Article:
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4 was most trustworthy: newspaper, television or radio. The studies were primarily done to attract advertisers to invest their dollars to the perceived most trusted news source. Research at that time was based on the hypodermic-needle model of communications where mass media were perceived to be highly credible and whatever they said were most likely accepted by the audiences. Initial studies showed that newspapers were the most trusted medium. Later, radio was tagged as the most credible, but in the 1950’s, television assumed the position as the most trusted medium (Pornpitakpan, 2004; Self, 1996). Some recent studies on news report credibility and media credibility produced conflicting results. These conflicting findings were attributed to institutional interests, political and social agendas, and researchers’ use of an array of theoretical orientations (Pornpitakpan, 2004; Self, 1996). Academic researchers claimed that interpretations of data and methods employed in past research were questionable. For instance, the interpretation of the data published in the journal of the Newspaper Association of America could have been interpreted as signifying high levels of credibility of news media, contrary to the analysis presented. The scaling techniques used in the ASNE study were likewise challenged. It was proven that using the same scales but altering the positive/negative structure produced different dimensions of credibility (Self, 1996). Past research studies were also limited. They either focused on the credibility of source, medium, or message. Source credibility research focused more on persuasion communication, while research on medium credibility focused on the different channels. Researchers criticized Jacobson’s (1969) study on medium credibility as one-

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5 dimensional. They believed that credibility is a multidimensional concept (McCorskey & Jenson, 1975; Self, 1996). McCorskey and Jenson’s (1975) research on persuasion revealed that source image is multidimensional. The researchers criticized the scales used in past studies of source credibility including that of Berlo, Lemert, and Mertz (1969-1970) arguing that most of the scales used by past researchers adopted scales used for platform speakers or politicians and were not appropriate for media practitioners. They hypothesized that the scales effective in measuring politicians’ credibility and other types of sources may not be valid to measure credibility of mass medi a practitioners. Thus, new scales were tested to measure mass mediated source credibility. Their findings, however, showed that there was no big difference in the criteria considered in the perception of credibility of mass media personalities from other types of sources. The researchers, nonetheless, were confident in concluding that their dimensionality is the “best representative of the combined results from previous research” (p.178). The study found five factors to measure mass media news source image credibility: competence, extroversion, composure, character, and sociability. The seminal work of Hovland and colleagues (as cited in McCorskey & Jenson, 1975) on source credibility was likewise criticized as not being based on a strong theoretical framework. Hovland and colleagues argued that the dimensions of source credibility were expertise and trustworthiness. Other studies that focused on mass communication constructs showed conflicting findings. For instance, Berlo, Lemert, and Mertz (1969) reported competence, trustworthiness, and dynamism as the dimensions of source credibility. Aside from these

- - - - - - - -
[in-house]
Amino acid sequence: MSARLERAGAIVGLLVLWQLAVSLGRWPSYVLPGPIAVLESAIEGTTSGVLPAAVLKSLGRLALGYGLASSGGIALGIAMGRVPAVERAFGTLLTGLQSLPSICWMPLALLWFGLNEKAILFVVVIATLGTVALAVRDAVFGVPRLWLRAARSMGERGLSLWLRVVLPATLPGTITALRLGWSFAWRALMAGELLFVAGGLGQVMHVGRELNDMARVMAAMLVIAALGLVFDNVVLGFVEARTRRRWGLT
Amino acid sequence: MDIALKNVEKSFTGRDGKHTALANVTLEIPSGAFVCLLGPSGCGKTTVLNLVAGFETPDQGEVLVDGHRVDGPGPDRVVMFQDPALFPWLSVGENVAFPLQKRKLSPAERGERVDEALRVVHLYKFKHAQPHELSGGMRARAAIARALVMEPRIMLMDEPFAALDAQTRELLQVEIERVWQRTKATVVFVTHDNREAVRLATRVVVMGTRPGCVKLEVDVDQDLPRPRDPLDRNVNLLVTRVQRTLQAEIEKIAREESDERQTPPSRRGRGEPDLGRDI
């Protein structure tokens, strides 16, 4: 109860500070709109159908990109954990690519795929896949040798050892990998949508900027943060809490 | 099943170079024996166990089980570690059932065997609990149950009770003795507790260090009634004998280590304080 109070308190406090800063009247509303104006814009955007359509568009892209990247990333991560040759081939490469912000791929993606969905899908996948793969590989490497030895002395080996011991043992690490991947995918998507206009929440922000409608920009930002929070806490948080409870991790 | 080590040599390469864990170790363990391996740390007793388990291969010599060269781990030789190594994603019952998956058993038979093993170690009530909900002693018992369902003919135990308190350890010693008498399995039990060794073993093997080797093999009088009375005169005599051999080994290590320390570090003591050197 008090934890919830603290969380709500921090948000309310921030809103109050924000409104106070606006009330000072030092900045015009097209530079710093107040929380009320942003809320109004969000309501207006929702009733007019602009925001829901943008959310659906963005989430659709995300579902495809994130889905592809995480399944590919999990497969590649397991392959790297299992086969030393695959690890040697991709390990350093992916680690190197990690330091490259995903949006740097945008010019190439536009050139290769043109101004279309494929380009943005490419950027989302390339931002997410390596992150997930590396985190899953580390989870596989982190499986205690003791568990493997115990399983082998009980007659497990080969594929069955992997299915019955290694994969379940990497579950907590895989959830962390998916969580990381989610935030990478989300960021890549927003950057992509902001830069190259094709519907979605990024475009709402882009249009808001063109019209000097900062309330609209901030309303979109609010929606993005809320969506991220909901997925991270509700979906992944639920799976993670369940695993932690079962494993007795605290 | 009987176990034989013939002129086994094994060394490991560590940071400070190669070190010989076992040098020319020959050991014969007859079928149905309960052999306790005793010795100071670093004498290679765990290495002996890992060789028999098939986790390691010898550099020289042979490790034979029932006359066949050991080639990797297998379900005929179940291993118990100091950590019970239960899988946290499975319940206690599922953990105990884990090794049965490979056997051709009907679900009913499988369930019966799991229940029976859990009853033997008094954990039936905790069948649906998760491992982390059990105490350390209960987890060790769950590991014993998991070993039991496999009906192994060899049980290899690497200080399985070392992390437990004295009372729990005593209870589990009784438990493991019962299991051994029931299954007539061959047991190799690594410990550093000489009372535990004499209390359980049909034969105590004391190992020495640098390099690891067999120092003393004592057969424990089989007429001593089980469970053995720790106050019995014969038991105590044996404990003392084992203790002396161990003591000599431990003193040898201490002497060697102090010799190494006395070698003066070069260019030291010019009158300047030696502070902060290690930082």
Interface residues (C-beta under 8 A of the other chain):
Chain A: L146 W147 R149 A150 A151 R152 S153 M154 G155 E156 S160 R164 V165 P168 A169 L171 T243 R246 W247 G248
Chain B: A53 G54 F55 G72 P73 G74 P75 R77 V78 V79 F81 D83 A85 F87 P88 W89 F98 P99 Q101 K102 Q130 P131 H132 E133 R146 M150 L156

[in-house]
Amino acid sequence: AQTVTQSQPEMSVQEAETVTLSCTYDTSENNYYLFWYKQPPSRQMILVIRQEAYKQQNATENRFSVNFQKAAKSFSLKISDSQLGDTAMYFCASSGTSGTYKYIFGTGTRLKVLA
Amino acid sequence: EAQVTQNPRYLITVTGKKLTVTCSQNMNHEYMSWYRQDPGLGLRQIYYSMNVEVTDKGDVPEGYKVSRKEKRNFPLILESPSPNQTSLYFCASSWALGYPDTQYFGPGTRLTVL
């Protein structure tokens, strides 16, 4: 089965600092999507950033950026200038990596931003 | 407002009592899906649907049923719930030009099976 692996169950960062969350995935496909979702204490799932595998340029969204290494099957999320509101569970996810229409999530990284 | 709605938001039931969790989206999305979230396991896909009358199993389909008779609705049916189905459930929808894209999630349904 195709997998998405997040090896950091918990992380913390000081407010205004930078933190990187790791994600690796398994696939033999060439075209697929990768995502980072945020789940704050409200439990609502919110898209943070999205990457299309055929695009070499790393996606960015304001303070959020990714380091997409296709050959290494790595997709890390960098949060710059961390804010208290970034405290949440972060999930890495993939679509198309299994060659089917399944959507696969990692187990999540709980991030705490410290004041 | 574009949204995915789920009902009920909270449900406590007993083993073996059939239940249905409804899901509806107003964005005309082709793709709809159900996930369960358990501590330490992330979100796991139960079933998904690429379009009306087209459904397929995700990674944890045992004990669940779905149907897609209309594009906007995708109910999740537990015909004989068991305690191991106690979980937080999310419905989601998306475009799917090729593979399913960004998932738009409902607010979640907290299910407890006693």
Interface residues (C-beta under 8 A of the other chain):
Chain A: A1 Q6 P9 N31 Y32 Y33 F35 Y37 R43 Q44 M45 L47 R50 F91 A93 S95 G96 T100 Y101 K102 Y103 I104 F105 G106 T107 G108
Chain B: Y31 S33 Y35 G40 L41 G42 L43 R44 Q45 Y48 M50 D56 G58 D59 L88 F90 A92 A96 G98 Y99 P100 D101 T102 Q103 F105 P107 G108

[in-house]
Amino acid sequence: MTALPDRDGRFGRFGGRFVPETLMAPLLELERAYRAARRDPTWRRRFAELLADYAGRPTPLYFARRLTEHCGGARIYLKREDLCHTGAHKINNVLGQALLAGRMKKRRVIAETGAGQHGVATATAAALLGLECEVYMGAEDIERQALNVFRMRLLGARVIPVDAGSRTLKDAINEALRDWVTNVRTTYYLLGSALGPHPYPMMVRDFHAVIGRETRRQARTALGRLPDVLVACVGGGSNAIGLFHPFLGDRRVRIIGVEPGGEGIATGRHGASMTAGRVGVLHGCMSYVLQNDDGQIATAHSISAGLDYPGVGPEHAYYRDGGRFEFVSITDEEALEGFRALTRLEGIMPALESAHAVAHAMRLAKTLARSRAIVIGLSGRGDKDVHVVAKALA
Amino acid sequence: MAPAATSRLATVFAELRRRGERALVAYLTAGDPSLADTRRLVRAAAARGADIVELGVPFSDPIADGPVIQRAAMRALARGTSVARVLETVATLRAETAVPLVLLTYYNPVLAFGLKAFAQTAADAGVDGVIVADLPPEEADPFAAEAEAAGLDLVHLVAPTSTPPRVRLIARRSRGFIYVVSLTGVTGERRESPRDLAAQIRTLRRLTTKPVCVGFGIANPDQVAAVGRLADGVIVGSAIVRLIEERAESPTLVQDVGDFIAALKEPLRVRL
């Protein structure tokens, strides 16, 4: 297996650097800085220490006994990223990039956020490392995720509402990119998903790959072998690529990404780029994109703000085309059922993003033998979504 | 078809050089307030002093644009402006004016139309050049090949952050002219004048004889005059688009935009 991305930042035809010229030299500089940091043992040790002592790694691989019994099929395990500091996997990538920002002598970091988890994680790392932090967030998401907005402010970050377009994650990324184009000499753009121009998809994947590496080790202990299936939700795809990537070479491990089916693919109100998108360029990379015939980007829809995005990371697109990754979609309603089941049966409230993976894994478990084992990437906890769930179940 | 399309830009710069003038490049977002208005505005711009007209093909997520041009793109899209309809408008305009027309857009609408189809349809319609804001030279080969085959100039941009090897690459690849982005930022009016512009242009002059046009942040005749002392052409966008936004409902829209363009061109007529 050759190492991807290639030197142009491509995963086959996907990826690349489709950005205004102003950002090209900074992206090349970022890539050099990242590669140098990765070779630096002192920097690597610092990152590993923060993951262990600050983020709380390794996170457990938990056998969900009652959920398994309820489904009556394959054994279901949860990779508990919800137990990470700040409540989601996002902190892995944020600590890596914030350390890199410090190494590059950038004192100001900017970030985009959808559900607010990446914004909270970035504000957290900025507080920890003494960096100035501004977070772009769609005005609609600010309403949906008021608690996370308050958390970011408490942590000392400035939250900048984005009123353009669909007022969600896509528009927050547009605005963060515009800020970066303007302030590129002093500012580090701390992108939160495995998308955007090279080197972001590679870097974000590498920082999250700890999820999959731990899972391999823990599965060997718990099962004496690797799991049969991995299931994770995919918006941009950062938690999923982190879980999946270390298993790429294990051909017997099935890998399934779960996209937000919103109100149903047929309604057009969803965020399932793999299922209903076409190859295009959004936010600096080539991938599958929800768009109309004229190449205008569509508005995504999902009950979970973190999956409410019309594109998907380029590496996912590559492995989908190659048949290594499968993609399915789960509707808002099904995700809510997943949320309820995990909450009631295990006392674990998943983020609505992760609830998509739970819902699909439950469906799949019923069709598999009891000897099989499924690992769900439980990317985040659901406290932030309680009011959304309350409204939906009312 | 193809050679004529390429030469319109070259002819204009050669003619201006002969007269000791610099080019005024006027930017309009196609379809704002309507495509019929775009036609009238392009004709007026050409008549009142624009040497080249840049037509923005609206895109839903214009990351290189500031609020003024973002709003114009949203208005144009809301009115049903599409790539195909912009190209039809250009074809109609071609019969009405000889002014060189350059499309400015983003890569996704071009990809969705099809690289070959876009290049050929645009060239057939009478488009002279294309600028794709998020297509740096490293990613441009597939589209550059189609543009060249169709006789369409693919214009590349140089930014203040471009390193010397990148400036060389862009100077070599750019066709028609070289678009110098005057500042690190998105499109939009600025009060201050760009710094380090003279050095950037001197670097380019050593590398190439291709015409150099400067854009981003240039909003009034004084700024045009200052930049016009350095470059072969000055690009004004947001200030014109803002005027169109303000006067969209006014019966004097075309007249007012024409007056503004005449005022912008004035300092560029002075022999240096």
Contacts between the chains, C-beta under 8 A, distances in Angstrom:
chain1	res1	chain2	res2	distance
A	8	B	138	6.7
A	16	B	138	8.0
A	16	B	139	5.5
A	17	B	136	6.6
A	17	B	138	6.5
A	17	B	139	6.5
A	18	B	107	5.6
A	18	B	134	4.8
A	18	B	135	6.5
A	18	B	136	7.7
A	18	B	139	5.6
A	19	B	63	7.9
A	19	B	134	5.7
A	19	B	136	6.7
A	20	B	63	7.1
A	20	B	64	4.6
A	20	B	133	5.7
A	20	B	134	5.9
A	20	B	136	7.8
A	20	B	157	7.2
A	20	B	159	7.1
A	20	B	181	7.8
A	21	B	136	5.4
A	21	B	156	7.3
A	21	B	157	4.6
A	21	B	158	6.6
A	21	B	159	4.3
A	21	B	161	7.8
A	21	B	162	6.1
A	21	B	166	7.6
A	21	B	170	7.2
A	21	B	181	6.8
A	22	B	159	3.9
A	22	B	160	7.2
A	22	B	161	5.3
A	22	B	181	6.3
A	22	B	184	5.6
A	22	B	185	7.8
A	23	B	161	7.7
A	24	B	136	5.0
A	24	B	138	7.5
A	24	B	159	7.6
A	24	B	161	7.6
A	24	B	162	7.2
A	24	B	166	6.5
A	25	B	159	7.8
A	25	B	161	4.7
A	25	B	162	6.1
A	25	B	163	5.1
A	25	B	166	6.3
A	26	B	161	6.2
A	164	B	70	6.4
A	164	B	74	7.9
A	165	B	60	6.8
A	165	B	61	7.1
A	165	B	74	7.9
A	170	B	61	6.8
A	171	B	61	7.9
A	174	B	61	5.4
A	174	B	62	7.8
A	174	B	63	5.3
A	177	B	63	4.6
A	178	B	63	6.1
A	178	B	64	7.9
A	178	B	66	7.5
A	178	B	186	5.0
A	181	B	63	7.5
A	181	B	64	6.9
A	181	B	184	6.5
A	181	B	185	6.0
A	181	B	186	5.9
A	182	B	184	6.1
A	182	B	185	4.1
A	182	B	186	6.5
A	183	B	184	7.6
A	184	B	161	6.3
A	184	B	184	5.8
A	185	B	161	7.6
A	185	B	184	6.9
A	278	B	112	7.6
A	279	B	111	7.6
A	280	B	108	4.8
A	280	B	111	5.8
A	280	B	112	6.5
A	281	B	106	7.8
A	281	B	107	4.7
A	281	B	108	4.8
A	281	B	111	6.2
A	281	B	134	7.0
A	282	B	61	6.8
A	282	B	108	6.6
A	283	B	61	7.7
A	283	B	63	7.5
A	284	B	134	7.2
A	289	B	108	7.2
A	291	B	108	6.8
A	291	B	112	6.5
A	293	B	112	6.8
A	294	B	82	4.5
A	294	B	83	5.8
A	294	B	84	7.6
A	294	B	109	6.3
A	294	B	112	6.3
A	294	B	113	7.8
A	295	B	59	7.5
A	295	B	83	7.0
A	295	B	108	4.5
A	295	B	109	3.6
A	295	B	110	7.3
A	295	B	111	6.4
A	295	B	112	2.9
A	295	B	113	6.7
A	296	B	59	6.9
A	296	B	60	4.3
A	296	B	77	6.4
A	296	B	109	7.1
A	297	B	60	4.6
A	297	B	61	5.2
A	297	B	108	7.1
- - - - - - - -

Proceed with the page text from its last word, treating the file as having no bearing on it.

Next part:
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6 three factors Whitehead (1968) identified objectivity as a dimension while McCorskey (1966) reported only two factors, namely, authoritativeness and character (McCorskey & Jenson, 1975; Pornpitakpan, 2004; Self, 1996). This research was not only limited to persuasive communication and medium credibility but integrated other communication constructs in mass media like message characteristics. Past studies either particularly focused on what characteristics of sources made them credible, what medium were credible, or what made messages credible. This study explored the relations and interrelations of source, media and news characteristics. Past research studied these concepts separately, this study grouped them together. This research hypothesized that source, medium and news characteristics are attributes of the credibility of mediated news report in general. Therefore, this research explored the extent these constructs boost or take away credibility of mass media news.